Today is the birthday of John Cale, one of the founding members of the Velvet Underground, and certainly one of the major recording artists of my listening history. I discovered Cale with the LP Guts (1977), a compilation of tracks from his three LPs recorded for Island Records in the mid-Seventies. I thought of perhaps choosing one of the songs on that album, as my introduction to his work, since getting to know that album certainly made me crave more. It was September of 1977, my first year out of high school, and with a bit of gainful employment, I was soon able to start acquiring his other LPs. Soon “me mate,” Tim and I were buying up the imports from Island that Rainbow Records in Newark always stocked. But the first one I got after Guts was Cale’s first solo album, Vintage Violence, on Columbia, as I chose to begin at the beginning. That album was quite a mystery to me in its diversity. And that really whetted the appetite for more.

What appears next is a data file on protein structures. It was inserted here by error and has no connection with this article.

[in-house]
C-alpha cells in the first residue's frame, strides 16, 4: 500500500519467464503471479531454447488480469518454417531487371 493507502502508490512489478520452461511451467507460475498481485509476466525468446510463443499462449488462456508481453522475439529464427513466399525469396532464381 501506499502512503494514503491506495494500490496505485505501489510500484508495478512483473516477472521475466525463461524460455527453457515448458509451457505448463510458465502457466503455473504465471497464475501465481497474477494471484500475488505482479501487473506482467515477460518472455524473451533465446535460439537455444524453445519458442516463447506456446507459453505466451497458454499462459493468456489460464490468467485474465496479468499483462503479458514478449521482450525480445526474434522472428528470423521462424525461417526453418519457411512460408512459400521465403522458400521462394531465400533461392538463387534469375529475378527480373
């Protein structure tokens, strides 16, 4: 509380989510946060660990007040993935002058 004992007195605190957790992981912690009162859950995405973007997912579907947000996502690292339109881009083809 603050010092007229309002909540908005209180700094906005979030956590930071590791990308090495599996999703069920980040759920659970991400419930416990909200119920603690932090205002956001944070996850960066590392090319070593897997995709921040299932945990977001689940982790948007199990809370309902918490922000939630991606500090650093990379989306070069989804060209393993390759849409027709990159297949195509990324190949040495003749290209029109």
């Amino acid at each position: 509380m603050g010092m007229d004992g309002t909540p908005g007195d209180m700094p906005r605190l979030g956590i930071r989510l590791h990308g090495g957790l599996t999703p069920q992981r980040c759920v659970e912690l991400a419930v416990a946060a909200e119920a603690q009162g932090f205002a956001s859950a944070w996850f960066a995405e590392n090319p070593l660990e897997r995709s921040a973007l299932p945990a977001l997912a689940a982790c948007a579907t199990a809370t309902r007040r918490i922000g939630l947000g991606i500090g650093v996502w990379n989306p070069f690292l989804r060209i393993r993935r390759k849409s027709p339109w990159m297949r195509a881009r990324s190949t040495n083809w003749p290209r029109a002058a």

I’m not sure who first got the album Paris 1919—I kind of think Tim got there first—but it soon became the watershed LP to us. Now, there are those who speak of Cale’s career and act like Paris 1919 is an anomaly, but that’s simply not true. Its roots are in Vintage Violence and its beautifully crafted arrangements continue on the Island LPs, but in very limited doses. Fear’s first side is mostly still in that vein, and a song like “I Keep a Close Watch” on Helen of Troy, and, on Slow Dazzle, “Mr. Wilson” pays tribute to Brian Wilson, whose music is clearly an influence on Cale’s arrangements. But what does make Paris 1919 different is that Cale is working with Chris Thomas, who worked with George Martin on The Beatles’ first album, and, the same year as Paris 1919—1973—also mixed Dark Side of the Moon and produced Procol Harum’s Grand Hotel, and Roxy Music’s For Your Pleasure. These are all grand albums indeed. Thomas worked on the three previous Procol LPs and that made him a good choice for the orchestrated sound Cale went for on Paris. Thomas also continued to work on the Roxy Music LPs up through Siren, which makes him a guy with his finger in the pie of some of the best early/mid-Seventies stuff.